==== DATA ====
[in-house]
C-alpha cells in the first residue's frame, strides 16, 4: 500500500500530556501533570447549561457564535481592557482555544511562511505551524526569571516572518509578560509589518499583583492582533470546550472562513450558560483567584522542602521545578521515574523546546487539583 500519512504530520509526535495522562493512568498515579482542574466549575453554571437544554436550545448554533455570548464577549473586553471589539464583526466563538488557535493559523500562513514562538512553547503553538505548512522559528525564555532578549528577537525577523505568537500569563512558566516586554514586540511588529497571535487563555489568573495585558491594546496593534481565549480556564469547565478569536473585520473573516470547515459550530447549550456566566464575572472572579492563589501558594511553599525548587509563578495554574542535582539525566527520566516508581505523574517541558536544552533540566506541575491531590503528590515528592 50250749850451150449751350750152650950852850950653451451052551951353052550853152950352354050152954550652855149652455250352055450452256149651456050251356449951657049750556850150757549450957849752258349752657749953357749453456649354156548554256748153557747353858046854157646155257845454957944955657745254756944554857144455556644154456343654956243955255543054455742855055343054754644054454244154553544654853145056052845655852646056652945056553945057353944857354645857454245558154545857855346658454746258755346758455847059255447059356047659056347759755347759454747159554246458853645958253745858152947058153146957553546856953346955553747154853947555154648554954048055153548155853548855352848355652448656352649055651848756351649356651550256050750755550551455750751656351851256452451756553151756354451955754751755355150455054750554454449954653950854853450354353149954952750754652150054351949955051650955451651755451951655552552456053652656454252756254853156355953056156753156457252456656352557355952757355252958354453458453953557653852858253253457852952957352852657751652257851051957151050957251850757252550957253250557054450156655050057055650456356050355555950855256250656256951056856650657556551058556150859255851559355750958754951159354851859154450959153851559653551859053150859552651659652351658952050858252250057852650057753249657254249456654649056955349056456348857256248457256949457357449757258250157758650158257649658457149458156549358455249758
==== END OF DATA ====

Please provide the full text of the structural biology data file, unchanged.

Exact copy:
[in-house]
C-alpha cells in the first residue's frame, strides 16, 4: 500500500500530556501533570447549561457564535481592557482555544511562511505551524526569571516572518509578560509589518499583583492582533470546550472562513450558560483567584522542602521545578521515574523546546487539583 500519512504530520509526535495522562493512568498515579482542574466549575453554571437544554436550545448554533455570548464577549473586553471589539464583526466563538488557535493559523500562513514562538512553547503553538505548512522559528525564555532578549528577537525577523505568537500569563512558566516586554514586540511588529497571535487563555489568573495585558491594546496593534481565549480556564469547565478569536473585520473573516470547515459550530447549550456566566464575572472572579492563589501558594511553599525548587509563578495554574542535582539525566527520566516508581505523574517541558536544552533540566506541575491531590503528590515528592 50250749850451150449751350750152650950852850950653451451052551951353052550853152950352354050152954550652855149652455250352055450452256149651456050251356449951657049750556850150757549450957849752258349752657749953357749453456649354156548554256748153557747353858046854157646155257845454957944955657745254756944554857144455556644154456343654956243955255543054455742855055343054754644054454244154553544654853145056052845655852646056652945056553945057353944857354645857454245558154545857855346658454746258755346758455847059255447059356047659056347759755347759454747159554246458853645958253745858152947058153146957553546856953346955553747154853947555154648554954048055153548155853548855352848355652448656352649055651848756351649356651550256050750755550551455750751656351851256452451756553151756354451955754751755355150455054750554454449954653950854853450354353149954952750754652150054351949955051650955451651755451951655552552456053652656454252756254853156355953056156753156457252456656352557355952757355252958354453458453953557653852858253253457852952957352852657751652257851051957151050957251850757252550957253250557054450156655050057055650456356050355555950855256250656256951056856650657556551058556150859255851559355750958754951159354851859154450959153851559653551859053150859552651659652351658952050858252250057852650057753249657254249456654649056955349056456348857256248457256949457357449757258250157758650158257649658457149458156549358455249758